Interview with Richard Dokey
By Heidi Stauff, WTP Video Producer
Richard Dokey’s stories have won awards and prizes and have been reprinted frequently in both regional and national anthologies and texts. He has novels and story collections to his credit. August Heat, an early collection, published by Story Press, Chicago, received a dust jacket endorsement from Erskine Caldwell, who called August Heat one of the best books of fiction for the year. Pale Morning Dun, a subsequent collection, published by University of Missouri Press, was nominated for the American Book Award. Fly Fishing the River Styx, his latest collection, was released in December 2018 by Adelaide Books, New York, to good reviews.
Stauff: I thoroughly enjoyed your story, “Give Me That Old Time Religion,” appearing in this month’s Woven Tale Press. Brian Lehr, the main character, articulates the human need for connection, belief, and belonging through his stream of consciousness in a witty, sarcastic, humorous, yet poignant and heartfelt way. Brian Lehr is not only at odds with his own social circle, but with his own desire for love, meaning, and belonging. The theme of “hating what you need and needing what you hate” is played out through the isolation that necessary technology brings, and the acceptance that succumbing to a popular worldview brings. Can you speak on that? How did you come up with the character and themes in “Give Me That Old Time Religion?”
Dokey: Brian Lehr is everyman. How many times have I seen couples sitting together, ostensibly to have dinner and enjoy conversation, actually sitting alone, fixated upon the screens of their cell phones, fingers summoning a private world that matters to no one but themselves. How many times have I seen people texting others, oblivious to where they are, when where they are is the only place they can ever be. Life becomes a withdrawal into the miniaturization of self. Self-absorption is the reality of children, whose world extends no further than what they feel. Couple this with the need to belong, to be part of something greater—which was once satisfied by religious belief—and we have the fantasy that we can make a world in our likeness. Not my likeness, of course. That would be insanity. But if enough of us are crazy together, then we become the sane ones, as long as those others are not permitted to enter. Because they disagree, they are the real madmen. This is the agony Brian Lehr faces in “Give Me That Old Time Religion.” The toys of technology have made us slaves to infancy. The fear of standing alone, on the two feet of our own intelligence, overwhelms us. We hunger to be liked, to belong. We are apprehensive of being judged. Yet he who does not judge has no judgment. I did not come up with Brian Lehr. He’s sitting at the table next to me.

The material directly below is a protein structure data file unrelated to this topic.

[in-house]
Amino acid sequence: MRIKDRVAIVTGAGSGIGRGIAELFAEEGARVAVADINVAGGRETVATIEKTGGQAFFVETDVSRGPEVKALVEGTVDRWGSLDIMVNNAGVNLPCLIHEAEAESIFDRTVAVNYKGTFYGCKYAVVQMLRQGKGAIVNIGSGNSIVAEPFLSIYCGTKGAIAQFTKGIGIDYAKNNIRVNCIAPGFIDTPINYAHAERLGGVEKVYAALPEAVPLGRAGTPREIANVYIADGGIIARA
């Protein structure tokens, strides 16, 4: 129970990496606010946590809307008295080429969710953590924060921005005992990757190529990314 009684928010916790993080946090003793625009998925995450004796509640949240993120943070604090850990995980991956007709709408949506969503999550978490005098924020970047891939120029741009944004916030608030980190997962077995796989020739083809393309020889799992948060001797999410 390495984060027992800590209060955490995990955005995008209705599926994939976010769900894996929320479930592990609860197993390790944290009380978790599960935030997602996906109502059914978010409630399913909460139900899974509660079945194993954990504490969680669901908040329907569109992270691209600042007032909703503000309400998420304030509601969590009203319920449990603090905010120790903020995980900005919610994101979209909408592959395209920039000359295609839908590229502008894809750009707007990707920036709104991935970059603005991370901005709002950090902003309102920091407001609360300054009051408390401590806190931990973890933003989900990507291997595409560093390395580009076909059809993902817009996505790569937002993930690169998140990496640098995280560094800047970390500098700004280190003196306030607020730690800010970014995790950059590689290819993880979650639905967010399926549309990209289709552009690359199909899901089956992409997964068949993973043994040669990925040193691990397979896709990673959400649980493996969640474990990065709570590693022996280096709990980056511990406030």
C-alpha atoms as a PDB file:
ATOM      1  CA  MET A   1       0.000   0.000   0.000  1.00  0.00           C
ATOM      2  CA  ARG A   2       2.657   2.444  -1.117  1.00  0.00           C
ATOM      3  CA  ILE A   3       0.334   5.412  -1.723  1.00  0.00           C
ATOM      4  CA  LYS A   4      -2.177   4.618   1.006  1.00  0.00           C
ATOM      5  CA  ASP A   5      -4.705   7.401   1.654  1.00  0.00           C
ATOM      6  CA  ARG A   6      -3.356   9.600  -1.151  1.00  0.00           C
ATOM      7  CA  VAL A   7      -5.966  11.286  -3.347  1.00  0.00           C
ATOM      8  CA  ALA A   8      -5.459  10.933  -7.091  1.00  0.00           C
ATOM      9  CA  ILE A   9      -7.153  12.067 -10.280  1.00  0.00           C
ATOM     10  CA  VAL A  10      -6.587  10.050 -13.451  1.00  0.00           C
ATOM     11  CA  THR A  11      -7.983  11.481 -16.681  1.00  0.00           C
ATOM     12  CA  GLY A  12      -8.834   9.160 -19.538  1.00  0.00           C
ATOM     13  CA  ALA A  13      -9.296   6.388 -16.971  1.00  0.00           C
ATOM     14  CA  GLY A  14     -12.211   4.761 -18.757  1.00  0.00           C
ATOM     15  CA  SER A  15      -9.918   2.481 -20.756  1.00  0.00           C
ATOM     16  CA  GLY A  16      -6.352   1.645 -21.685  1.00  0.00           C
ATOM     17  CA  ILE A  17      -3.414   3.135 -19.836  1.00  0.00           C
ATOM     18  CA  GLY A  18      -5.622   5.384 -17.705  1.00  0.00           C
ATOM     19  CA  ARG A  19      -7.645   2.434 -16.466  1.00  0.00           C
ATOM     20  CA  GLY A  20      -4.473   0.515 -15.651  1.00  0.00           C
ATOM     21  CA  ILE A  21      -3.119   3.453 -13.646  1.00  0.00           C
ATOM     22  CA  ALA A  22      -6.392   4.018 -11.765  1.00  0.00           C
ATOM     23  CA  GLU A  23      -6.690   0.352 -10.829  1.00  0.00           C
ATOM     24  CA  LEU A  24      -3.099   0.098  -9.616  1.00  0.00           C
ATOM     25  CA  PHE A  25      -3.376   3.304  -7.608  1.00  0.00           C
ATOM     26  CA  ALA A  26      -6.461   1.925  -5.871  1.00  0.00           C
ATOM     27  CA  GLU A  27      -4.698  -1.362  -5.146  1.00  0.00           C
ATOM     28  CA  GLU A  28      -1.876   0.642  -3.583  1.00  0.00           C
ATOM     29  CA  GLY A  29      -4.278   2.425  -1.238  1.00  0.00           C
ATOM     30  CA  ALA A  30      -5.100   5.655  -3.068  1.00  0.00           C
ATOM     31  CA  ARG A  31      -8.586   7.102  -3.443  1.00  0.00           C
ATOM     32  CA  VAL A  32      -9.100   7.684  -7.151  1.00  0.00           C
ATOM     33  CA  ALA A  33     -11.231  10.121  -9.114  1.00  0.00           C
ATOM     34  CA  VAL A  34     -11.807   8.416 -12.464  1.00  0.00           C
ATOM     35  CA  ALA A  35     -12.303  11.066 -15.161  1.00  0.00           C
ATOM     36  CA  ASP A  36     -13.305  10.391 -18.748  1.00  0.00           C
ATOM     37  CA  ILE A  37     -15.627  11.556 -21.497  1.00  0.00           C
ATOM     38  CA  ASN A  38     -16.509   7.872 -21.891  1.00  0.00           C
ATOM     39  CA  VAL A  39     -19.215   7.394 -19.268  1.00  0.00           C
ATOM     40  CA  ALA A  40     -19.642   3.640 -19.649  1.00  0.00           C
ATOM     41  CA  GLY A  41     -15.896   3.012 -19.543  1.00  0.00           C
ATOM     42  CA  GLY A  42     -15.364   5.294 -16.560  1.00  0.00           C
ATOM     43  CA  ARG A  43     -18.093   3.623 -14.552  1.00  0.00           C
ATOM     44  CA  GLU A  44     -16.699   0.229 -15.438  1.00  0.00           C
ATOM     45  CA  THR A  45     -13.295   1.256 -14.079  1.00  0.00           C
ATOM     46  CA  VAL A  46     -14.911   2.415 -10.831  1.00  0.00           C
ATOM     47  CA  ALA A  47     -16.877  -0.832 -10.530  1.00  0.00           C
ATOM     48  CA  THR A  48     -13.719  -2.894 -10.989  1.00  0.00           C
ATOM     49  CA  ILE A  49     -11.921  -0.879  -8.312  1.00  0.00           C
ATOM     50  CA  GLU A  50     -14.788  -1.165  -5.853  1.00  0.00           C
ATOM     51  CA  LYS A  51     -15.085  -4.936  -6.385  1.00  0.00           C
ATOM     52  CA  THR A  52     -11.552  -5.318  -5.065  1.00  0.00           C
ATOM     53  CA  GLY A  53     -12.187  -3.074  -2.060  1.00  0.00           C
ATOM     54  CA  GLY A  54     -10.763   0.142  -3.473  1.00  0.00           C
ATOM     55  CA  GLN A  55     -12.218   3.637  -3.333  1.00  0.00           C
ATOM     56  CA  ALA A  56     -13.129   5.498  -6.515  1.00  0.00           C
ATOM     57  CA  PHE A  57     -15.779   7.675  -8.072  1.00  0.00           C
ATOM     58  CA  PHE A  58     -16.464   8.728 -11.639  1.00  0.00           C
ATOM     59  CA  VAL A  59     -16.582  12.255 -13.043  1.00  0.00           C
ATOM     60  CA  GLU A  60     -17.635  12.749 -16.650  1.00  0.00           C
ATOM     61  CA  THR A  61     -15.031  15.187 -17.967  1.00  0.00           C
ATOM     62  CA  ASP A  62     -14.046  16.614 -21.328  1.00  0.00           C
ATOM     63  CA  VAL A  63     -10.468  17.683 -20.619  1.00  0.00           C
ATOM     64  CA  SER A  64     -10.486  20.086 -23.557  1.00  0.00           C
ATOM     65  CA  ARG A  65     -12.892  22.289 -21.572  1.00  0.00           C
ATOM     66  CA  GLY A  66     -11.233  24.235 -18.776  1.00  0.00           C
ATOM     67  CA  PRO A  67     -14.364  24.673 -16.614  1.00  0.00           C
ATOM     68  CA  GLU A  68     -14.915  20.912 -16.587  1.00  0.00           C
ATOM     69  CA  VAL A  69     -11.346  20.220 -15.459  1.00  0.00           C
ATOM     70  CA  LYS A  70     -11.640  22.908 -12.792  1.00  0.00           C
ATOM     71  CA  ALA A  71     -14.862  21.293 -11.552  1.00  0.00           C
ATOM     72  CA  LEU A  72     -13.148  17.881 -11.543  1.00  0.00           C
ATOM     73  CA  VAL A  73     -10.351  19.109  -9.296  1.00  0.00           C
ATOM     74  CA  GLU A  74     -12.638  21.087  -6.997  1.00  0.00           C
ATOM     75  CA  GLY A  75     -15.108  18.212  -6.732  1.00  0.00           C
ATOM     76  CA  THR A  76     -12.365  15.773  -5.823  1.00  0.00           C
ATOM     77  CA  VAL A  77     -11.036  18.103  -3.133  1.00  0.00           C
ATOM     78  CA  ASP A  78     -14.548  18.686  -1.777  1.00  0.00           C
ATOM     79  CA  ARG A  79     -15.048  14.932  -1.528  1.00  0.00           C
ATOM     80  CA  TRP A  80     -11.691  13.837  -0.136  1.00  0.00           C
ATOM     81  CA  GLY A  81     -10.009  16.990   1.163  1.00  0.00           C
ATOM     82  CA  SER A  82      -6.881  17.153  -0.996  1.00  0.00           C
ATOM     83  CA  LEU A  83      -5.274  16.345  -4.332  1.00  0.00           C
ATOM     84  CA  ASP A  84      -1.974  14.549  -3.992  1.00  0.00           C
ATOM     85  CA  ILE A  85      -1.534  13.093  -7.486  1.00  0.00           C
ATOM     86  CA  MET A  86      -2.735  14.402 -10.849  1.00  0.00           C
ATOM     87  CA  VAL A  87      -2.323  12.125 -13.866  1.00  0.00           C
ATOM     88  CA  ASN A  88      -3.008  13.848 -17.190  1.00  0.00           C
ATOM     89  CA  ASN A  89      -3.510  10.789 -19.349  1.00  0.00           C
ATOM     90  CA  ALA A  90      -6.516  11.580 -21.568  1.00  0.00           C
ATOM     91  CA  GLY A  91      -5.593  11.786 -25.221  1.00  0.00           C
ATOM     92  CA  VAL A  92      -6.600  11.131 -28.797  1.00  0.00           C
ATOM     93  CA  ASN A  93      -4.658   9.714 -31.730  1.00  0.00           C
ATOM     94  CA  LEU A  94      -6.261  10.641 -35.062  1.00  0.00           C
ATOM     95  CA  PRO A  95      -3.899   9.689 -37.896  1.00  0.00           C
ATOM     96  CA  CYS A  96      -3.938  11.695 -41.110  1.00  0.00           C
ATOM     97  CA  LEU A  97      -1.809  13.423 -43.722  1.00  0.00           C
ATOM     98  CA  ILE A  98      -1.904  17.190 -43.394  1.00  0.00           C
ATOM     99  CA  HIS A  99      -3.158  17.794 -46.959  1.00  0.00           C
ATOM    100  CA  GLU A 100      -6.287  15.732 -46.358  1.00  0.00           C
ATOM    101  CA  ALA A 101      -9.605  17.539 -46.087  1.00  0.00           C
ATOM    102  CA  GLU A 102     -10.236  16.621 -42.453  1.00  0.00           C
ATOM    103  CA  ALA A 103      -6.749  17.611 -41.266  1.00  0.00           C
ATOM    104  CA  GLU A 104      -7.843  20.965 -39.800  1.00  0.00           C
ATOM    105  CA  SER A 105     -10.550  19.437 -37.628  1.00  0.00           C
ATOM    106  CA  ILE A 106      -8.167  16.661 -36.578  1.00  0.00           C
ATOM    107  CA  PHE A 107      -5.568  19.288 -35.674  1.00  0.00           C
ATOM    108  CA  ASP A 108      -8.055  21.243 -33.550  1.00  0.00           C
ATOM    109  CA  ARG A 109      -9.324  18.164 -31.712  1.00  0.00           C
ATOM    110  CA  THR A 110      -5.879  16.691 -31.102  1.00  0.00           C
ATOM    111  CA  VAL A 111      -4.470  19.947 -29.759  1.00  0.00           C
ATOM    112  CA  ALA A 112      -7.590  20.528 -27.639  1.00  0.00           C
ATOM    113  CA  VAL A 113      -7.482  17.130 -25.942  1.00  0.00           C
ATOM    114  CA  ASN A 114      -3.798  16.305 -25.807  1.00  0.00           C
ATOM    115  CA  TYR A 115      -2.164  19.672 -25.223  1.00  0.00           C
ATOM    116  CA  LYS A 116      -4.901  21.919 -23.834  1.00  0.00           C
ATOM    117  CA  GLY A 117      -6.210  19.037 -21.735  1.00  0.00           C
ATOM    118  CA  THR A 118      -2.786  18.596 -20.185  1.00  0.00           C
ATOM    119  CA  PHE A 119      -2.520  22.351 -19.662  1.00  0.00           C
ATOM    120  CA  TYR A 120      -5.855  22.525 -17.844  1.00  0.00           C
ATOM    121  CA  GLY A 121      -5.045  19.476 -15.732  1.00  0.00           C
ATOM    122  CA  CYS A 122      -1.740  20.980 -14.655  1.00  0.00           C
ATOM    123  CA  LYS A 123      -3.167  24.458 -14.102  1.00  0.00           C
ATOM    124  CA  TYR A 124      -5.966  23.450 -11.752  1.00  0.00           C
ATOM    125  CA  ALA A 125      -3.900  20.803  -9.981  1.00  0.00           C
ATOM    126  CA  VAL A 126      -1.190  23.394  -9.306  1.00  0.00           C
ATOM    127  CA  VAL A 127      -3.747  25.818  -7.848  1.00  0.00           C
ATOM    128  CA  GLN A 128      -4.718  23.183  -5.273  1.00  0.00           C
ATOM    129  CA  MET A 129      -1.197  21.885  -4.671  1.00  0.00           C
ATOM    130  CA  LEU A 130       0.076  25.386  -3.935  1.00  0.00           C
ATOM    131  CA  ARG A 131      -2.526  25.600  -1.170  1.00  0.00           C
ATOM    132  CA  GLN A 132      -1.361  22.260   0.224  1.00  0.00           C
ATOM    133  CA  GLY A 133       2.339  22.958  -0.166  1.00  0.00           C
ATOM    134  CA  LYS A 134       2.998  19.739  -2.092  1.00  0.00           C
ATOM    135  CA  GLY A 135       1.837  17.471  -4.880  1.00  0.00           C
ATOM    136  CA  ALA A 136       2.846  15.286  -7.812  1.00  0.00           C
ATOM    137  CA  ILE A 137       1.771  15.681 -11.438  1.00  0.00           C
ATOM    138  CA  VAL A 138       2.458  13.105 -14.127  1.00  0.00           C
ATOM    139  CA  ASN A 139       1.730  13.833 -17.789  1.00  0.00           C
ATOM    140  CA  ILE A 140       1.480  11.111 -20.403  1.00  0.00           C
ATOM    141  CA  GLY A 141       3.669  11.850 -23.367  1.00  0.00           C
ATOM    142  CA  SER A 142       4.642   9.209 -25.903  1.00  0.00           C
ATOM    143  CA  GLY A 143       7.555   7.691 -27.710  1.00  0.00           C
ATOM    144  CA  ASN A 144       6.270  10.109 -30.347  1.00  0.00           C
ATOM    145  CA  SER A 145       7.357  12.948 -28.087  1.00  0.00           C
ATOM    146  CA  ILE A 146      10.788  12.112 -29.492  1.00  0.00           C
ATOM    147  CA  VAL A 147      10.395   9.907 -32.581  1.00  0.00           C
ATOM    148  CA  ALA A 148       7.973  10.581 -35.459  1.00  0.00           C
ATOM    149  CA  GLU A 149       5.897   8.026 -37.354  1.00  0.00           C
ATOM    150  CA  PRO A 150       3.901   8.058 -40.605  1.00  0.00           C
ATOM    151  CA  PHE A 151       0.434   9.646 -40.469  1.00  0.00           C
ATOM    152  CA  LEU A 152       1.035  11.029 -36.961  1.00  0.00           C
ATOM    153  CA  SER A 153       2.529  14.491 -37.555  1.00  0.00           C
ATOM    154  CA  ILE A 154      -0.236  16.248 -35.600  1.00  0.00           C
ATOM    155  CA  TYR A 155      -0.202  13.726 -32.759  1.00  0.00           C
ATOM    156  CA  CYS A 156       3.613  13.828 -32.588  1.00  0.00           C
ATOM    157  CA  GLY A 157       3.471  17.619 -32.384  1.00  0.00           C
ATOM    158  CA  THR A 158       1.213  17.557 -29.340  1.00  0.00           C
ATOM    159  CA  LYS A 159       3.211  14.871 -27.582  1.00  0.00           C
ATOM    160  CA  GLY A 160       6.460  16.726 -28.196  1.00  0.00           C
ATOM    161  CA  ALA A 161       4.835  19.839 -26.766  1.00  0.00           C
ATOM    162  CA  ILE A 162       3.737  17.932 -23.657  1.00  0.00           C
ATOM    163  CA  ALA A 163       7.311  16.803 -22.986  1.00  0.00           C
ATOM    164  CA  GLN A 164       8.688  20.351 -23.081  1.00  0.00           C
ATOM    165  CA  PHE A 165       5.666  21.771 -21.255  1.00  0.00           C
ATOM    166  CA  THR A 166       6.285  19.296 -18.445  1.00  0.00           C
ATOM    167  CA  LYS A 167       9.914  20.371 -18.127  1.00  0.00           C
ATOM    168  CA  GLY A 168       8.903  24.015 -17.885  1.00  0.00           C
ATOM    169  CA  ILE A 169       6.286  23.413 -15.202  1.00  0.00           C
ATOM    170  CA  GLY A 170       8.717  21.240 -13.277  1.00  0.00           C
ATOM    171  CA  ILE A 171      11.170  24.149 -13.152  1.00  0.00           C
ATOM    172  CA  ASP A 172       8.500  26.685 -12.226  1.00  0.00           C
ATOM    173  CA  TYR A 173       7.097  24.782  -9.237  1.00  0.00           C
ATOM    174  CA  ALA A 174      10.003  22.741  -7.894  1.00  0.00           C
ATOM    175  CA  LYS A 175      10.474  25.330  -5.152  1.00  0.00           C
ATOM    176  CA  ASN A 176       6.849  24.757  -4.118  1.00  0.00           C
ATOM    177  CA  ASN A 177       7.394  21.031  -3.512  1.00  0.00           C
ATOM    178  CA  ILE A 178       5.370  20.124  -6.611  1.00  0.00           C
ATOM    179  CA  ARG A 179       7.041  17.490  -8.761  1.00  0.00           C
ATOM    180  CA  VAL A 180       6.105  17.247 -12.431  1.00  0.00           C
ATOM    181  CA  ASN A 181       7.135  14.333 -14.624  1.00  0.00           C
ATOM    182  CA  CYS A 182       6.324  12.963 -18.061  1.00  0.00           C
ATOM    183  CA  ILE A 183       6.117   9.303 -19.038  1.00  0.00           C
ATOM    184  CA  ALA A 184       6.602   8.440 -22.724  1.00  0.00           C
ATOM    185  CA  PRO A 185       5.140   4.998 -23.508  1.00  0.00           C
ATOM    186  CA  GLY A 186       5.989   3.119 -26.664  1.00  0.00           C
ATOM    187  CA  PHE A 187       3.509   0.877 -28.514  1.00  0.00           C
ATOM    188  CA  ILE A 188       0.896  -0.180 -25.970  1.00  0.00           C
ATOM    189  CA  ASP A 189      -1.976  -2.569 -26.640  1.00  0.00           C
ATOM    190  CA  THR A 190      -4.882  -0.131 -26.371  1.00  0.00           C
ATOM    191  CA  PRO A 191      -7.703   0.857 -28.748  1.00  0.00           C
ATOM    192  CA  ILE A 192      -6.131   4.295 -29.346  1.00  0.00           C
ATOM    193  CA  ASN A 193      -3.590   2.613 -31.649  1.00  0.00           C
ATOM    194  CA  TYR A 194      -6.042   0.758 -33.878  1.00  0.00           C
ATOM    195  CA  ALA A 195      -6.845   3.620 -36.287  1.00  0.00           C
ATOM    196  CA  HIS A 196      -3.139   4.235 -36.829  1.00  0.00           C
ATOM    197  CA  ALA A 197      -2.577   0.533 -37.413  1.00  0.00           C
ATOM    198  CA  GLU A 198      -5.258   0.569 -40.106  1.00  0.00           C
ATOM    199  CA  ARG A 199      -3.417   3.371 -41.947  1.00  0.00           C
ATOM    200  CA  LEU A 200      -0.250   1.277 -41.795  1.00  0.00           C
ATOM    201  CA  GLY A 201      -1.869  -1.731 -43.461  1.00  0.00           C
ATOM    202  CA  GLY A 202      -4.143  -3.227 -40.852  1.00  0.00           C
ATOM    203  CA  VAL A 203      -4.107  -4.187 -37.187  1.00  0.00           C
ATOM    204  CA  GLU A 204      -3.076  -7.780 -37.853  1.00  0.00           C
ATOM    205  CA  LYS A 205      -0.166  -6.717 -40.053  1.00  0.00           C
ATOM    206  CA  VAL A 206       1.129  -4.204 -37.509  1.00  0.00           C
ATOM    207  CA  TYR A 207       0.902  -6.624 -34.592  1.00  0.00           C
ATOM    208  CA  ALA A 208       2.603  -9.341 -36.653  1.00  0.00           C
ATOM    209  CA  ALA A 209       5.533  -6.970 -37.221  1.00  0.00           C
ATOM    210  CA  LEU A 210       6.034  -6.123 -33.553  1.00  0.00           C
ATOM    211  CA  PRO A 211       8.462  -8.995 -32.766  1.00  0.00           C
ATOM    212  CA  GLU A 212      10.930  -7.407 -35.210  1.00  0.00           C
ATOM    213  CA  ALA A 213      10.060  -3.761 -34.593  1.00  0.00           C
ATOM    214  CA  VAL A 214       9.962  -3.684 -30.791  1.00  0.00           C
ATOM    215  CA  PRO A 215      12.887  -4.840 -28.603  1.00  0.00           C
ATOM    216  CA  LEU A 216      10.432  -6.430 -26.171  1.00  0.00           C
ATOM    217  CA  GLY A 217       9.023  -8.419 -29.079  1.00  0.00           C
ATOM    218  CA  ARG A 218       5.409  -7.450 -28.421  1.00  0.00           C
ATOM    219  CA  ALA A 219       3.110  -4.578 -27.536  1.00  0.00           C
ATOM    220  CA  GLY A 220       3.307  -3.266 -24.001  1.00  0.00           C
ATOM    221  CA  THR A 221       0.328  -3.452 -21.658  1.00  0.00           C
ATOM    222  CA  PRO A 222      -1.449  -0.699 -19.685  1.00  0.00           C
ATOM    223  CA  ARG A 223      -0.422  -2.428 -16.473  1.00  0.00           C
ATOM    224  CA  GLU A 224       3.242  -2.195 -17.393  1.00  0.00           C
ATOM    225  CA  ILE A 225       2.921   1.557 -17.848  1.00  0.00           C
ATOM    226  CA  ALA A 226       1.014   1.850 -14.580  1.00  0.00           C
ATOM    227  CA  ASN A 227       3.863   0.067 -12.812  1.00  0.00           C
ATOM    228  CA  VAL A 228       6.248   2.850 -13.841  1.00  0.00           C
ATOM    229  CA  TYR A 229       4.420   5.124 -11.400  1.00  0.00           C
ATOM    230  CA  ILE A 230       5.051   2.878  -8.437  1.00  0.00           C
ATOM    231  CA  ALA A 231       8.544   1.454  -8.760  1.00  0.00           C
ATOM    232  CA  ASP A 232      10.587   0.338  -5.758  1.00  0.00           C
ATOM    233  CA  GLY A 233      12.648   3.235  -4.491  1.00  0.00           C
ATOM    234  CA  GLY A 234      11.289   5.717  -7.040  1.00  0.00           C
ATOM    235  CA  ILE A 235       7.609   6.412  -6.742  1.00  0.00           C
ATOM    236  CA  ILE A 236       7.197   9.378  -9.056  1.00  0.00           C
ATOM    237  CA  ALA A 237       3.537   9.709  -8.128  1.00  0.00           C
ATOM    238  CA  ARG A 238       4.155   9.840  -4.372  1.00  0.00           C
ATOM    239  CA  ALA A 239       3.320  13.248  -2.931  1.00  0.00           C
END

Stauff: You taught philosophy at San Joaquin Delta College. How did that play into your writing? Can you speak on the correlation between philosophy and creative writing in regards to understanding what it means to be human?
Dokey: I made the decision that I had to write when I was a sophomore in high school. It wasn’t a decision about what I wanted to be when I grew up. It was a decision about being what I am. I knew the kind of writer I had to be, and I had no illusion about making a living writing. But, by the greatest stroke of luck, I found that teaching ideas allowed me to be paid for being myself. My task was to discourage in students my own necessity, to excise the need to be told what is true, so that they might find the truth themselves. The purpose of the teacher is the removal of himself and the freedom of the individual. What greater fulfillment is there than to be oneself and to find work that demands all that one is. A writer, a true writer, is a teacher in disguise.